Gwenneth has lived in Ngukurr her whole life. She was born in the old Roper River Mission and was educated at the bush school. Painting is something that was passed down through her family, she learnt from her brothers Glen and Donald Blitner. Gwenneth practices her work every day, her enjoyment of this practice, perhaps her most vibrant expression, is painted across her face. Through her use of bright, bold strokes, Gwenneth paints the landscape of Ngukurr through her own eyes, full of colour and vibrance. Gwenneth often closes her eyes before she begins a painting, reflecting fully on her recollection of place before putting paint to paper. She says, “I like to think about this place and paint more…painting makes me happy."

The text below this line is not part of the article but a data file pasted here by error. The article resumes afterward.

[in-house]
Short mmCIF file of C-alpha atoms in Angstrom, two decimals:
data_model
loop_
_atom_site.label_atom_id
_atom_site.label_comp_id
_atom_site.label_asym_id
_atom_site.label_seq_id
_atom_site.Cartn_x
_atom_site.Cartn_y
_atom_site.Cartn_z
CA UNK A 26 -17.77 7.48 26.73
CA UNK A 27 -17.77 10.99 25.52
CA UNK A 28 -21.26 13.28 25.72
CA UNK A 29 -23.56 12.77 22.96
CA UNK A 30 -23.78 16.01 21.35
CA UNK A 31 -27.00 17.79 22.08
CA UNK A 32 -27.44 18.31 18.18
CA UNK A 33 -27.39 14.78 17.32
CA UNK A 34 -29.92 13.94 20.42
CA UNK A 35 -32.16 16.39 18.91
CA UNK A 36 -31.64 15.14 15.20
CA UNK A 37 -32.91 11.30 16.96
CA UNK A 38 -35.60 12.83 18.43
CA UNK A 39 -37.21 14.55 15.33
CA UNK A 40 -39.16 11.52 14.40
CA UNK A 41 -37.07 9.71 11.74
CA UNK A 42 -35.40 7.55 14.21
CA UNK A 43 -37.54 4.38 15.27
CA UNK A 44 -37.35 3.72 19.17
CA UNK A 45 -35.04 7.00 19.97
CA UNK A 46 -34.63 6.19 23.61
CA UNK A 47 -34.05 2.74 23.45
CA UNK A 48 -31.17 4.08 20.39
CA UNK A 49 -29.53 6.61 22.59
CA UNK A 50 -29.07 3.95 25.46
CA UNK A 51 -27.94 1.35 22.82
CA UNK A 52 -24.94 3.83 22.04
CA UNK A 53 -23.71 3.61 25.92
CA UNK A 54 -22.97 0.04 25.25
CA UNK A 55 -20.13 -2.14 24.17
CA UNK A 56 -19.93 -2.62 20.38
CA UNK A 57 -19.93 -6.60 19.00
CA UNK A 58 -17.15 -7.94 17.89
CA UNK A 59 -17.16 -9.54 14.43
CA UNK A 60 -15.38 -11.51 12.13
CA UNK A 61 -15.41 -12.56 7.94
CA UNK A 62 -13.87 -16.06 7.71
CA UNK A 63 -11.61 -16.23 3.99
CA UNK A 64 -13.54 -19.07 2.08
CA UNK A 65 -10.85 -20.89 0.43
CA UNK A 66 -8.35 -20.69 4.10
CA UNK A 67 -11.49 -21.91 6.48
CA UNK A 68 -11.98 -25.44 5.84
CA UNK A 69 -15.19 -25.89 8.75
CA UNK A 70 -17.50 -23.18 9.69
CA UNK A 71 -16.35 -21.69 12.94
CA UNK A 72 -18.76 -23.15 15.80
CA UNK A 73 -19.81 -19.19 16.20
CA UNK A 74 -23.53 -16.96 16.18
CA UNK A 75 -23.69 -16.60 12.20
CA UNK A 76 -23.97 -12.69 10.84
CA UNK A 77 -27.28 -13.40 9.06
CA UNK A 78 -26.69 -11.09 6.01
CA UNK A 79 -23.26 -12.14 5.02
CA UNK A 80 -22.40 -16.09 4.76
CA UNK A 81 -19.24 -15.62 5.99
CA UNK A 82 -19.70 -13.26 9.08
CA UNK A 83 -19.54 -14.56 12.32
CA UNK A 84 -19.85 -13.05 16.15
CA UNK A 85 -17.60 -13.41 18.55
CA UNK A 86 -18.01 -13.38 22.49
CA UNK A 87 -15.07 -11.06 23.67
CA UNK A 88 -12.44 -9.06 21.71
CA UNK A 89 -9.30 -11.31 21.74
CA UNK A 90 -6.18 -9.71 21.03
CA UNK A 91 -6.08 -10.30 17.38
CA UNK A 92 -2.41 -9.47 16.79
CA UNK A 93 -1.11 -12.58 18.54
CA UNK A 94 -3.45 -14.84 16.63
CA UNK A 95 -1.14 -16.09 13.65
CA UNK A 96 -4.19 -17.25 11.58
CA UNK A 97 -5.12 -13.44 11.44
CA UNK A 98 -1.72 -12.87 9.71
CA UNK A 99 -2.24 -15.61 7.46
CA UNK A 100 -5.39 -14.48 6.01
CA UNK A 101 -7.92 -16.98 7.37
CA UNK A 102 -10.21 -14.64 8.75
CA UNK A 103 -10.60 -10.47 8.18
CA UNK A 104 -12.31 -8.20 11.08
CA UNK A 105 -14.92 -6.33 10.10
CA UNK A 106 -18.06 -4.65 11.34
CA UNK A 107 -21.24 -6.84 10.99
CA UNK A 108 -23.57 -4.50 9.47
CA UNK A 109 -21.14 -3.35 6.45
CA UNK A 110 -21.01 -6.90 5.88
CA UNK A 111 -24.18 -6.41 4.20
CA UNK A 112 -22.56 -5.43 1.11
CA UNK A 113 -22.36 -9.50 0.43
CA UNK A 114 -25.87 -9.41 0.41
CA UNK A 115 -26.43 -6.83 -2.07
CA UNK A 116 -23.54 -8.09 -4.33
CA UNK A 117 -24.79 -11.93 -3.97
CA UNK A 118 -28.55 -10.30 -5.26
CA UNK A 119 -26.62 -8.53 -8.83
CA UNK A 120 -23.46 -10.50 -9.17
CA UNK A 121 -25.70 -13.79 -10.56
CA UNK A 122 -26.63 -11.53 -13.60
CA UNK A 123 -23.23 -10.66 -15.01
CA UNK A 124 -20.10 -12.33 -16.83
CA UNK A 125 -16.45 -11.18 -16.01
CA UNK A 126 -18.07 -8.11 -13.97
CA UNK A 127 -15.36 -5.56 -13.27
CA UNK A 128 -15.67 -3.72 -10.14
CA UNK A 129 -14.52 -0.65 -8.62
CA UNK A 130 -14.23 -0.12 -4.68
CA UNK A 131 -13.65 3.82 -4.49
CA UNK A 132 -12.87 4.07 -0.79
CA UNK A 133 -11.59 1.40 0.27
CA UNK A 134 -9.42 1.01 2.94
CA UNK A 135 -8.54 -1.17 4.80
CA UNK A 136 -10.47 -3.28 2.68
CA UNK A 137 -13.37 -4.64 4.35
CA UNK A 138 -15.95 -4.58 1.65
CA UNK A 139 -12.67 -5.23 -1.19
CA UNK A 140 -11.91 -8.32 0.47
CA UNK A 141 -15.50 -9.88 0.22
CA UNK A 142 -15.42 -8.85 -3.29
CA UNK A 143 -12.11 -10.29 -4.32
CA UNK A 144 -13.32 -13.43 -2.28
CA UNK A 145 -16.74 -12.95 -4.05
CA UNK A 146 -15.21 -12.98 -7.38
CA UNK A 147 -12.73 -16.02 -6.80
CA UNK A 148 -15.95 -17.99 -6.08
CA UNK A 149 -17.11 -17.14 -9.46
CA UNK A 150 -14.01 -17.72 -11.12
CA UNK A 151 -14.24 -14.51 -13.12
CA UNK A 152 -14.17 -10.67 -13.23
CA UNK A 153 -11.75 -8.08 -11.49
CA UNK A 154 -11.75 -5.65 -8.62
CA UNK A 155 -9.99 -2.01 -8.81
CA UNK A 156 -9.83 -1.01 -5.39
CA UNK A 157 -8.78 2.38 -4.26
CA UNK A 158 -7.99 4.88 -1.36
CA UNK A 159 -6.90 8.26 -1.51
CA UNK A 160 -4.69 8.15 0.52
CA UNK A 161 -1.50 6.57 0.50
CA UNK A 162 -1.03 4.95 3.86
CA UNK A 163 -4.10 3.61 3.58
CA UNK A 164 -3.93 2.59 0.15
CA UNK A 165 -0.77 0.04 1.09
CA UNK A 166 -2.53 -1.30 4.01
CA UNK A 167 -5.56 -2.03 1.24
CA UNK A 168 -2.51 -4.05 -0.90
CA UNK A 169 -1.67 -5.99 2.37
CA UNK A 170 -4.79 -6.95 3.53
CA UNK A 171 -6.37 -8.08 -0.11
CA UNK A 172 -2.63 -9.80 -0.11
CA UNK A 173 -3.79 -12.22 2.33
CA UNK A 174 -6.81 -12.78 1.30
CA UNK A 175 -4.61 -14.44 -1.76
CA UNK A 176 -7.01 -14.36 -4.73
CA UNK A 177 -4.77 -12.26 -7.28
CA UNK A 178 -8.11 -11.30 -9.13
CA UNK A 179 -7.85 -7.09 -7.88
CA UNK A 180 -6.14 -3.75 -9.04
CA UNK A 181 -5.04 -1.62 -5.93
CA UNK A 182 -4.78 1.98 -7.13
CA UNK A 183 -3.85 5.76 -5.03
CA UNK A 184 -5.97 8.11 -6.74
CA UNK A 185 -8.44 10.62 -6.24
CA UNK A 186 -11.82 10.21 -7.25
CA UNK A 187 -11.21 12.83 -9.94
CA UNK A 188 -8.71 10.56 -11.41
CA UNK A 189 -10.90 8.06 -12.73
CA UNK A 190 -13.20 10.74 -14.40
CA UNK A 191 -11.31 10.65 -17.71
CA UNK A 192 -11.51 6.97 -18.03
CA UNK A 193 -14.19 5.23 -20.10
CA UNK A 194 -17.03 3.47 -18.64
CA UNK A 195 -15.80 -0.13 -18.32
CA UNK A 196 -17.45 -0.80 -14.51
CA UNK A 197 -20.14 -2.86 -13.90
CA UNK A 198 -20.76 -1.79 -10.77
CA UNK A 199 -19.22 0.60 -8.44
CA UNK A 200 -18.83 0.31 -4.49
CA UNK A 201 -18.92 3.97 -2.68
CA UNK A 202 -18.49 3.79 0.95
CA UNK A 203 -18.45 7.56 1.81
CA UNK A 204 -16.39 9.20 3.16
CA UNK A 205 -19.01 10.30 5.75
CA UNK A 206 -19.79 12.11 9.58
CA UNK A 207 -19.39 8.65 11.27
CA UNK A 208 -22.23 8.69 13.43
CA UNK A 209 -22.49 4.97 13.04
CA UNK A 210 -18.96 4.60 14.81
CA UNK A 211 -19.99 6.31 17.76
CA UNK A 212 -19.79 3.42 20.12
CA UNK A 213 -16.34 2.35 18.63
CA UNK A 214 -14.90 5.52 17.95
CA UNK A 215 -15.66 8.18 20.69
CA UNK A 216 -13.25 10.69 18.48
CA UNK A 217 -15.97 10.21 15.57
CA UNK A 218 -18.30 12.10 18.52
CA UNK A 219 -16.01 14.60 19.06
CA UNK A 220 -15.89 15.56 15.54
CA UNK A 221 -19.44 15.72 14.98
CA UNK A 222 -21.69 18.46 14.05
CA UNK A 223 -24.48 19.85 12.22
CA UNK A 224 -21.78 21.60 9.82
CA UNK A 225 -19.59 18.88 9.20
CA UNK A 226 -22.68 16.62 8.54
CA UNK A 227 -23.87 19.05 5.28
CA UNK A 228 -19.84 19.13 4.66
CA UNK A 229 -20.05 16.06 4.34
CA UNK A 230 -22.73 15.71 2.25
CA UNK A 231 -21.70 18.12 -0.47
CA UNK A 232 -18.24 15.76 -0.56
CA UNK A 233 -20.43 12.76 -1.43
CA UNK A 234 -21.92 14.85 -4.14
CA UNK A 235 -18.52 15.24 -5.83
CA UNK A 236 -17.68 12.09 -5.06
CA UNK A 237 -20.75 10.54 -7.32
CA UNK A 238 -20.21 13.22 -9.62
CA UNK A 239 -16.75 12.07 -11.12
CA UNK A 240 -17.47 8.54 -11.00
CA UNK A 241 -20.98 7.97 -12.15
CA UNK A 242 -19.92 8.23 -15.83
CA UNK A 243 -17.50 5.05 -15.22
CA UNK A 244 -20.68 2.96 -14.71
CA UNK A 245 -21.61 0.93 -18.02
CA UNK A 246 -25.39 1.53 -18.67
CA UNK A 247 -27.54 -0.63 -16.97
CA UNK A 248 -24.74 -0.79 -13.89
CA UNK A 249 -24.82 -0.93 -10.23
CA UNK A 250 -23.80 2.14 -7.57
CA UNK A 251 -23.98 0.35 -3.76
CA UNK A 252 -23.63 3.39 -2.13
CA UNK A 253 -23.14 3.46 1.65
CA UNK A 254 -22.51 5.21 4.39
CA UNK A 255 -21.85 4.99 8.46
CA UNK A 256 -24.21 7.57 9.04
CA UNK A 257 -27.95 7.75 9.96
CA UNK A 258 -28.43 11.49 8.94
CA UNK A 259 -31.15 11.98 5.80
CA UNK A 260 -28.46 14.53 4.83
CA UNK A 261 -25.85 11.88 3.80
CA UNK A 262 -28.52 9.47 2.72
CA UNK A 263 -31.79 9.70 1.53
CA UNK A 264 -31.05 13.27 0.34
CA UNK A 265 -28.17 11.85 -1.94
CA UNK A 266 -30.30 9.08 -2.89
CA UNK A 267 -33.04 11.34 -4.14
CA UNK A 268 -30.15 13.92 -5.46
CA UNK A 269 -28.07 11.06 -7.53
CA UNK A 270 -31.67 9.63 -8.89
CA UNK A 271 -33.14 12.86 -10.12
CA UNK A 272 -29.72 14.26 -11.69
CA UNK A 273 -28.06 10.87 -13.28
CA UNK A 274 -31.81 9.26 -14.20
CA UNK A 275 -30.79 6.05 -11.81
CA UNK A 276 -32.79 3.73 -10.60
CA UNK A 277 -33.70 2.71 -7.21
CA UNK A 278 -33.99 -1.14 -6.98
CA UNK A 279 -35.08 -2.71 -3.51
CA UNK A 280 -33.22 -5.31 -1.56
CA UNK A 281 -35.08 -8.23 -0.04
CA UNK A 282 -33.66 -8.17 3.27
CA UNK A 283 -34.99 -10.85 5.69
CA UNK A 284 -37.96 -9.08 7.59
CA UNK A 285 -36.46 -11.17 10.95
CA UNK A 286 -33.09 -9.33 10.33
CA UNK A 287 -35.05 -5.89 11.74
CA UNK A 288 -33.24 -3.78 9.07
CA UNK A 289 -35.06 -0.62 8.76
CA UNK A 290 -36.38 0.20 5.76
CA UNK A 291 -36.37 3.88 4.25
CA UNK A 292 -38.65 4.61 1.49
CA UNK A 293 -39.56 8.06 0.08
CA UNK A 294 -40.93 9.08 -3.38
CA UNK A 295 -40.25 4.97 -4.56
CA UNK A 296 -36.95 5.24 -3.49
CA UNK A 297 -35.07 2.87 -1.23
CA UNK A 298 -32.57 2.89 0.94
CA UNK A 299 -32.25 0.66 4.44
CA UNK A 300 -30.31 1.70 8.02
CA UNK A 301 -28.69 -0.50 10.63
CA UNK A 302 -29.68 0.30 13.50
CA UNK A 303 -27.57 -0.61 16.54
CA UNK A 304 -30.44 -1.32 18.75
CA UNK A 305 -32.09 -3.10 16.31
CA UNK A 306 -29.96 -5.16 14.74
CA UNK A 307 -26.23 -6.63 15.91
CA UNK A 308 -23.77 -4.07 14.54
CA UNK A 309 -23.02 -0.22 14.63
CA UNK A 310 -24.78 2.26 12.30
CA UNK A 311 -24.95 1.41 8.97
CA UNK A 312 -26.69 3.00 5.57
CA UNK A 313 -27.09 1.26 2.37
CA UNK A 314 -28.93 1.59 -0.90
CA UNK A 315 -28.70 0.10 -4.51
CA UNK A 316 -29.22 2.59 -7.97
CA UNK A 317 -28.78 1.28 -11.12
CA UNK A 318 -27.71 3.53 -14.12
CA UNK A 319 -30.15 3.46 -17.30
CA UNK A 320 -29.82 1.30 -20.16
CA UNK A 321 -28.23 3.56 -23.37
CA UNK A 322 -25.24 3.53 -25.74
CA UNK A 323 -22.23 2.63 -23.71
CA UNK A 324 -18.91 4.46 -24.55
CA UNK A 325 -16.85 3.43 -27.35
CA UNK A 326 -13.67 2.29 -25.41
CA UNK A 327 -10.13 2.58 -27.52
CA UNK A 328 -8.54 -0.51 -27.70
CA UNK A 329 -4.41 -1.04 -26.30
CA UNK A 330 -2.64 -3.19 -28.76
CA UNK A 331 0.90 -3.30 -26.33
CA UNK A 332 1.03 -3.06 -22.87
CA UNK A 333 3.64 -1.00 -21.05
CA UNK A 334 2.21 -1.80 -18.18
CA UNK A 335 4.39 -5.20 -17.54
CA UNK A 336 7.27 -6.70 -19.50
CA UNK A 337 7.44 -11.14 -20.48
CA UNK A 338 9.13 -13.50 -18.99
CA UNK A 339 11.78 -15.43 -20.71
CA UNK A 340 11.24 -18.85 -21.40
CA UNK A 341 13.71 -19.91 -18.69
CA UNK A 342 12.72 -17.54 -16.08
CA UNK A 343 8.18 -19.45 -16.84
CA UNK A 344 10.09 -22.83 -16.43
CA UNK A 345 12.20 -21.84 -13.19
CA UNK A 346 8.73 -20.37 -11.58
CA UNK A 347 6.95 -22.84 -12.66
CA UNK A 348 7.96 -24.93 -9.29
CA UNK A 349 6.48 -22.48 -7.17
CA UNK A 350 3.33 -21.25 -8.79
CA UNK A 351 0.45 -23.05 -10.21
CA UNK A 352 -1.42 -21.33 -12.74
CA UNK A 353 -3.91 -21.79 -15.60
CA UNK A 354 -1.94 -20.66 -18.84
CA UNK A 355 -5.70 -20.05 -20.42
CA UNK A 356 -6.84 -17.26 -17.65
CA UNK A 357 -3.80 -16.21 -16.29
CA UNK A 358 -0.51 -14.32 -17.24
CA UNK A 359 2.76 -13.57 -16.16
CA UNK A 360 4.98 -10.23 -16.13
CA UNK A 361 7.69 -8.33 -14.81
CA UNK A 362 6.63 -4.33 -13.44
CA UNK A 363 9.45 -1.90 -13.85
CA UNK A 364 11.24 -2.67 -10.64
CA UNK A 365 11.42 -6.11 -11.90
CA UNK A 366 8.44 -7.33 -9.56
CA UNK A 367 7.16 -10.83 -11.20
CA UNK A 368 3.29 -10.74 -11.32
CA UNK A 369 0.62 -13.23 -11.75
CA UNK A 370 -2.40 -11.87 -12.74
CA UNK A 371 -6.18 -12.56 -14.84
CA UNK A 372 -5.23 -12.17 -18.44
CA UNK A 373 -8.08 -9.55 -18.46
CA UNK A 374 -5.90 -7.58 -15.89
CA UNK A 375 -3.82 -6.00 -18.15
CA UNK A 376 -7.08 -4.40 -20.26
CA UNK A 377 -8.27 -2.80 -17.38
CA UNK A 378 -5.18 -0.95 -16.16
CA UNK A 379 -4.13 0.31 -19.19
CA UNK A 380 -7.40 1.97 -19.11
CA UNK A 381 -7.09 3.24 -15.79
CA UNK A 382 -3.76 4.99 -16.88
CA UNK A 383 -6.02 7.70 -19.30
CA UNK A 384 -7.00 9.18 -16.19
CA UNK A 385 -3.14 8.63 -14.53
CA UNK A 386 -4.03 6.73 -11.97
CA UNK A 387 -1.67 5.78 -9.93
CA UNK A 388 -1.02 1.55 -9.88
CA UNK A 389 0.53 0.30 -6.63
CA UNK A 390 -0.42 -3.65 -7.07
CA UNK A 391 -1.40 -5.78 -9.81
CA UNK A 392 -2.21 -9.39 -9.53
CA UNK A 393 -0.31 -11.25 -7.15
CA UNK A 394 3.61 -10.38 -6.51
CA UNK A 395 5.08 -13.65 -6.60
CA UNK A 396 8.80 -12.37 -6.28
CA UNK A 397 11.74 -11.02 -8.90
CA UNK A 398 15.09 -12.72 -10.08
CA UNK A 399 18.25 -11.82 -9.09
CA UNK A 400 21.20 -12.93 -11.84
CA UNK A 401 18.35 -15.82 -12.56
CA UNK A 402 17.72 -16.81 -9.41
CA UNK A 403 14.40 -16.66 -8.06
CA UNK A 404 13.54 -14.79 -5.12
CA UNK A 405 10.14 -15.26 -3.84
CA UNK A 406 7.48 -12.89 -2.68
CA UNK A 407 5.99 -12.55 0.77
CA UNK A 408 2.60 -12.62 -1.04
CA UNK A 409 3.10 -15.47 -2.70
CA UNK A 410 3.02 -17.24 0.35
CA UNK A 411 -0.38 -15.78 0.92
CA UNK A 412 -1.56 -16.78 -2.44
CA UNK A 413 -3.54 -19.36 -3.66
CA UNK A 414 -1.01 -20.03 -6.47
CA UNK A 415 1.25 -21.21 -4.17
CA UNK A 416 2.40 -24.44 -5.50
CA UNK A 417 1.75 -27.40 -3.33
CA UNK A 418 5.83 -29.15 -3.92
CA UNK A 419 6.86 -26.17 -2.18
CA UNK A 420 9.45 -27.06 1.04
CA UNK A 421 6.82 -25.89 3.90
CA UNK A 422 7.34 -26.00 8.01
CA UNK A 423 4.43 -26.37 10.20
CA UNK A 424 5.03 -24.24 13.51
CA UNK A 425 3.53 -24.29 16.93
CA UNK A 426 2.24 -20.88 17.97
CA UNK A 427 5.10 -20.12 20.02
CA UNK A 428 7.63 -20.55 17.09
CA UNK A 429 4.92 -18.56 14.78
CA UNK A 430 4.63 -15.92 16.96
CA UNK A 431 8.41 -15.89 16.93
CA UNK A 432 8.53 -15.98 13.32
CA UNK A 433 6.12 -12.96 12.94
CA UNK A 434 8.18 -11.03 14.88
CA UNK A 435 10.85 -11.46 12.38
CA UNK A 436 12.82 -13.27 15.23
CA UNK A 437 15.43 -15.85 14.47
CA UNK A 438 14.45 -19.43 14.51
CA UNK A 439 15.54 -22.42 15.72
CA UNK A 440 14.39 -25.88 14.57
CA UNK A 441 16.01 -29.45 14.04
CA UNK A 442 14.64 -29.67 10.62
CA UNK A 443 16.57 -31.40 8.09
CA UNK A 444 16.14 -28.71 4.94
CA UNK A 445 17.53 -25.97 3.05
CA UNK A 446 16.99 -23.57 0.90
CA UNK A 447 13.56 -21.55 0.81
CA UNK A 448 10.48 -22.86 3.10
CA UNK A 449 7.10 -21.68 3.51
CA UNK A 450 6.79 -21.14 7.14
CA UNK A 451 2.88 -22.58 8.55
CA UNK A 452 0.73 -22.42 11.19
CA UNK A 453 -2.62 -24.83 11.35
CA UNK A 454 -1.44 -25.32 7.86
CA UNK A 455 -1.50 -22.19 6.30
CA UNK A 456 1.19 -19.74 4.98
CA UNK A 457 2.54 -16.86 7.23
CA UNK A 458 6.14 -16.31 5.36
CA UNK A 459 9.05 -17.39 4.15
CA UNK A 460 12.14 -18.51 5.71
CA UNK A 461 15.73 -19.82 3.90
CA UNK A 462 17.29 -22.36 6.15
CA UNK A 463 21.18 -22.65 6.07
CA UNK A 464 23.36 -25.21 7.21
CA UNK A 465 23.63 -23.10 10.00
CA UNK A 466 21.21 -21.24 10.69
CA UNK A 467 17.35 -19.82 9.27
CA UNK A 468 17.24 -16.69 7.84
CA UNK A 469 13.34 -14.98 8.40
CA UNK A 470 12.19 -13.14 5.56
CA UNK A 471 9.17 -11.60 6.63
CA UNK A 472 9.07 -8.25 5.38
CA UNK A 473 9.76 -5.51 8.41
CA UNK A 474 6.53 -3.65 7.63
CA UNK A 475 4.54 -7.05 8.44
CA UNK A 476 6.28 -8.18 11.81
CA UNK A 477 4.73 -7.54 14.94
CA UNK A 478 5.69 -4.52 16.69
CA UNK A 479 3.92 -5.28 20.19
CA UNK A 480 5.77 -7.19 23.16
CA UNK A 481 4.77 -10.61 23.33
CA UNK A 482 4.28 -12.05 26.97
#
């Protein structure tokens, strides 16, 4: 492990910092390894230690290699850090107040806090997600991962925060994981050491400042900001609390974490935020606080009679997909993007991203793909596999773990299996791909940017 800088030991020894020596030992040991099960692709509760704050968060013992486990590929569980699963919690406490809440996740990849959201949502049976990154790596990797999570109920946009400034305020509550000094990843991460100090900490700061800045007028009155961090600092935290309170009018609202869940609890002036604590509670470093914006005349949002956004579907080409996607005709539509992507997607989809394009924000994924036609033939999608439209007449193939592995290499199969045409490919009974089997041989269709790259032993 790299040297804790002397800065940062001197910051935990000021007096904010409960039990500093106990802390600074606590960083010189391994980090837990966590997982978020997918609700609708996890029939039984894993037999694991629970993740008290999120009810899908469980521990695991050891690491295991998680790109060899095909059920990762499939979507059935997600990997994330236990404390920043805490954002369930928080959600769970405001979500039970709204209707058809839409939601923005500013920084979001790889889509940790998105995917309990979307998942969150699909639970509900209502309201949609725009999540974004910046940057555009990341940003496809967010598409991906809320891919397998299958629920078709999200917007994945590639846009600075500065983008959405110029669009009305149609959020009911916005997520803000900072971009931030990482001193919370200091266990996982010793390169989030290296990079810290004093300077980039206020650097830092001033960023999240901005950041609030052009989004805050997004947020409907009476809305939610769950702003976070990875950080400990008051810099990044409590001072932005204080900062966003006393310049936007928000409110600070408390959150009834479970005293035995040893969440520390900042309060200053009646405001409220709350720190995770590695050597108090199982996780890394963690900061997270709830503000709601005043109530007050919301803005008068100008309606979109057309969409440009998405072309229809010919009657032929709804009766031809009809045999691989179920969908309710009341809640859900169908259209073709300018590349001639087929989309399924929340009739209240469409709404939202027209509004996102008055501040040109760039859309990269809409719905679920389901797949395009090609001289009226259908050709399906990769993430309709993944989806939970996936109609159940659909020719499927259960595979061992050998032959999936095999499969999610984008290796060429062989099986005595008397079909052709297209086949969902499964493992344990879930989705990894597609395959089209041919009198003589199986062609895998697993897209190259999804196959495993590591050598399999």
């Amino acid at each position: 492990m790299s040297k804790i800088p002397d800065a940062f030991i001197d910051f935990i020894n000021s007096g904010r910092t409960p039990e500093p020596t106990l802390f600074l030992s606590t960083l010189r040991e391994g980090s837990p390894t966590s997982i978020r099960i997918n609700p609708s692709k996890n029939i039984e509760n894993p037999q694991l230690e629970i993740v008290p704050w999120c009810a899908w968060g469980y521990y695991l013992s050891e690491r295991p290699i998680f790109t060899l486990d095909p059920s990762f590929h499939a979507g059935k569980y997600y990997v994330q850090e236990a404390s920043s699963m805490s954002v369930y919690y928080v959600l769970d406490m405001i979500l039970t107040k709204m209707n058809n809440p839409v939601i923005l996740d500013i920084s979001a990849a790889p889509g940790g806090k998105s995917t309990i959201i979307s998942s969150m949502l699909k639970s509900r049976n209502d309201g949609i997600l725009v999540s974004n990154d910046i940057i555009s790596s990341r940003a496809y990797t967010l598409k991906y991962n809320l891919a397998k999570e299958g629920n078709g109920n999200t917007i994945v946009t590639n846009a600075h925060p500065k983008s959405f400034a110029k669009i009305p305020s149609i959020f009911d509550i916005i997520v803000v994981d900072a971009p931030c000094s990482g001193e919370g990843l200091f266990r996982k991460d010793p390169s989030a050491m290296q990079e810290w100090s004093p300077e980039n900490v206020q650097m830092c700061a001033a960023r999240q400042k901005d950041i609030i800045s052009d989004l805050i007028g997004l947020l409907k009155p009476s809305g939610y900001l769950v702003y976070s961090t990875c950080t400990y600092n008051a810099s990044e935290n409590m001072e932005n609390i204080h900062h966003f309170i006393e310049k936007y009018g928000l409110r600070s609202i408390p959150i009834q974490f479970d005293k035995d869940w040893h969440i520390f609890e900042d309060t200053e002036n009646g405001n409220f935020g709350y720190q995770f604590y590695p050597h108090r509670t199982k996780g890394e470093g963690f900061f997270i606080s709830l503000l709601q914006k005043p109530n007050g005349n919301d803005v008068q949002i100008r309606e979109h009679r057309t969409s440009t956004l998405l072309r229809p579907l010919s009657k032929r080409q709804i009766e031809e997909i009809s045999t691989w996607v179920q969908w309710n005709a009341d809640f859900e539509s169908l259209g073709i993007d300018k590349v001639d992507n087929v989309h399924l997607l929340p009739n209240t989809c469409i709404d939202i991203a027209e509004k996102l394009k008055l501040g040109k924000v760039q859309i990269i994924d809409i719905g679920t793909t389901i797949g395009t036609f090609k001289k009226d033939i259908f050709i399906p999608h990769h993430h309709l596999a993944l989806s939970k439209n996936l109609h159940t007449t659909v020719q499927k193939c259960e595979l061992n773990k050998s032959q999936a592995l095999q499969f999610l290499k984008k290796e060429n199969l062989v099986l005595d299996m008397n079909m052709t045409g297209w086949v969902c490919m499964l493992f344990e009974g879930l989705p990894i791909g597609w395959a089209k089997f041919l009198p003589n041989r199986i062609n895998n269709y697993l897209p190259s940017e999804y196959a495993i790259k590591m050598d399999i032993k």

Jill lives with her family in Ngukurr, she discovered her love for painting in 2003, and has been painting ever since. Like Gwenneth, her passion for painting runs in the family. Her sister, Amy Johnson is a well-known artist in Ngukurr, and across Australia. Jill enjoys using bold bright colours, with themes of oceans and sea animals as an undercurrent across her works.
Karen Rogers lives with her family in Ngukurr. She is a curious artist interested in developing her skills across painting, screen-printing and natural dyeing. Her curiosity is fuelled through her studies at the Bachelor Institute. Karen’s art has developed enormously in the time that she has been studying at Bachelor, she believes that it’s a wonderful way to progress your practice and encourages other Ngukurr artists to study there. Karen’s curiosity for creative outlets has fostered her reputation as the resident screen printer of Ngukurr. She creates and prints all of her own designs, using stencils and rollers. But her creations don’t stop there. She also dapples in eco dyeing, harnessing the natural colours from local bushes and plants.